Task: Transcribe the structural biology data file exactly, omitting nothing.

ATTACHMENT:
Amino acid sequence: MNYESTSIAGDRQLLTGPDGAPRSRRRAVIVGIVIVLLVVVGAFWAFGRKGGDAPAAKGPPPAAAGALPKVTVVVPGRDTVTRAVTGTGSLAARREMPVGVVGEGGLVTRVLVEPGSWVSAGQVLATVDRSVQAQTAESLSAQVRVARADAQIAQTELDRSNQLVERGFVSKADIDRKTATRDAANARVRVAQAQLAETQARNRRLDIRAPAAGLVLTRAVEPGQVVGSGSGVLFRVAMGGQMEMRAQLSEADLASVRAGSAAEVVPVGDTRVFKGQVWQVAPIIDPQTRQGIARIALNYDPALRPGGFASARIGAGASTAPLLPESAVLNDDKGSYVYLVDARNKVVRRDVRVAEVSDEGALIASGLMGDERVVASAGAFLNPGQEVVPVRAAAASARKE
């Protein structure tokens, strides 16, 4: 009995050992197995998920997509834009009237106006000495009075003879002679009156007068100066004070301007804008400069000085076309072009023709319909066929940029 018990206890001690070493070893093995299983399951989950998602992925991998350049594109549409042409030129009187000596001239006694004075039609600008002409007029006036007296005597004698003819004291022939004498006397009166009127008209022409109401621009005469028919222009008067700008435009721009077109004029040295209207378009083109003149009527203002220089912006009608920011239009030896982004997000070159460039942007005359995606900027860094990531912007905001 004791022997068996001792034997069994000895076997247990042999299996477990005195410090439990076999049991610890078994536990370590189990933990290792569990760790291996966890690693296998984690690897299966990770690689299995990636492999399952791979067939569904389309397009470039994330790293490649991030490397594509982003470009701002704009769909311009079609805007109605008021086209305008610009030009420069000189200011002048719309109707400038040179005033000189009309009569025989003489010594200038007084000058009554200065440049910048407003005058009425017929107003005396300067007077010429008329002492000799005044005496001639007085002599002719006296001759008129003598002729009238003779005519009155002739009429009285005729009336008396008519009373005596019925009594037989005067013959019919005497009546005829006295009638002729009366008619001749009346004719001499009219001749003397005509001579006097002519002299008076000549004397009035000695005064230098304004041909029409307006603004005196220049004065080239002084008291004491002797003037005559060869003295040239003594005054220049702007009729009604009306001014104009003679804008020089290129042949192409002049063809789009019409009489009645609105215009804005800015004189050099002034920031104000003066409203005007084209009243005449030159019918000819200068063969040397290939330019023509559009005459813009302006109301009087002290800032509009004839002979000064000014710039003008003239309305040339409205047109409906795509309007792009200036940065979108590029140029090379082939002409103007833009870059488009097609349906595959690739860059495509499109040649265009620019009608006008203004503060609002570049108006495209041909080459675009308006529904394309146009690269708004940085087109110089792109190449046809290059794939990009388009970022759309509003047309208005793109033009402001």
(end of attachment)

Amino acid sequence: MNYESTSIAGDRQLLTGPDGAPRSRRRAVIVGIVIVLLVVVGAFWAFGRKGGDAPAAKGPPPAAAGALPKVTVVVPGRDTVTRAVTGTGSLAARREMPVGVVGEGGLVTRVLVEPGSWVSAGQVLATVDRSVQAQTAESLSAQVRVARADAQIAQTELDRSNQLVERGFVSKADIDRKTATRDAANARVRVAQAQLAETQARNRRLDIRAPAAGLVLTRAVEPGQVVGSGSGVLFRVAMGGQMEMRAQLSEADLASVRAGSAAEVVPVGDTRVFKGQVWQVAPIIDPQTRQGIARIALNYDPALRPGGFASARIGAGASTAPLLPESAVLNDDKGSYVYLVDARNKVVRRDVRVAEVSDEGALIASGLMGDERVVASAGAFLNPGQEVVPVRAAAASARKE
């Protein structure tokens, strides 16, 4: 009995050992197995998920997509834009009237106006000495009075003879002679009156007068100066004070301007804008400069000085076309072009023709319909066929940029 018990206890001690070493070893093995299983399951989950998602992925991998350049594109549409042409030129009187000596001239006694004075039609600008002409007029006036007296005597004698003819004291022939004498006397009166009127008209022409109401621009005469028919222009008067700008435009721009077109004029040295209207378009083109003149009527203002220089912006009608920011239009030896982004997000070159460039942007005359995606900027860094990531912007905001 004791022997068996001792034997069994000895076997247990042999299996477990005195410090439990076999049991610890078994536990370590189990933990290792569990760790291996966890690693296998984690690897299966990770690689299995990636492999399952791979067939569904389309397009470039994330790293490649991030490397594509982003470009701002704009769909311009079609805007109605008021086209305008610009030009420069000189200011002048719309109707400038040179005033000189009309009569025989003489010594200038007084000058009554200065440049910048407003005058009425017929107003005396300067007077010429008329002492000799005044005496001639007085002599002719006296001759008129003598002729009238003779005519009155002739009429009285005729009336008396008519009373005596019925009594037989005067013959019919005497009546005829006295009638002729009366008619001749009346004719001499009219001749003397005509001579006097002519002299008076000549004397009035000695005064230098304004041909029409307006603004005196220049004065080239002084008291004491002797003037005559060869003295040239003594005054220049702007009729009604009306001014104009003679804008020089290129042949192409002049063809789009019409009489009645609105215009804005800015004189050099002034920031104000003066409203005007084209009243005449030159019918000819200068063969040397290939330019023509559009005459813009302006109301009087002290800032509009004839002979000064000014710039003008003239309305040339409205047109409906795509309007792009200036940065979108590029140029090379082939002409103007833009870059488009097609349906595959690739860059495509499109040649265009620019009608006008203004503060609002570049108006495209041909080459675009308006529904394309146009690269708004940085087109110089792109190449046809290059794939990009388009970022759309509003047309208005793109033009402001």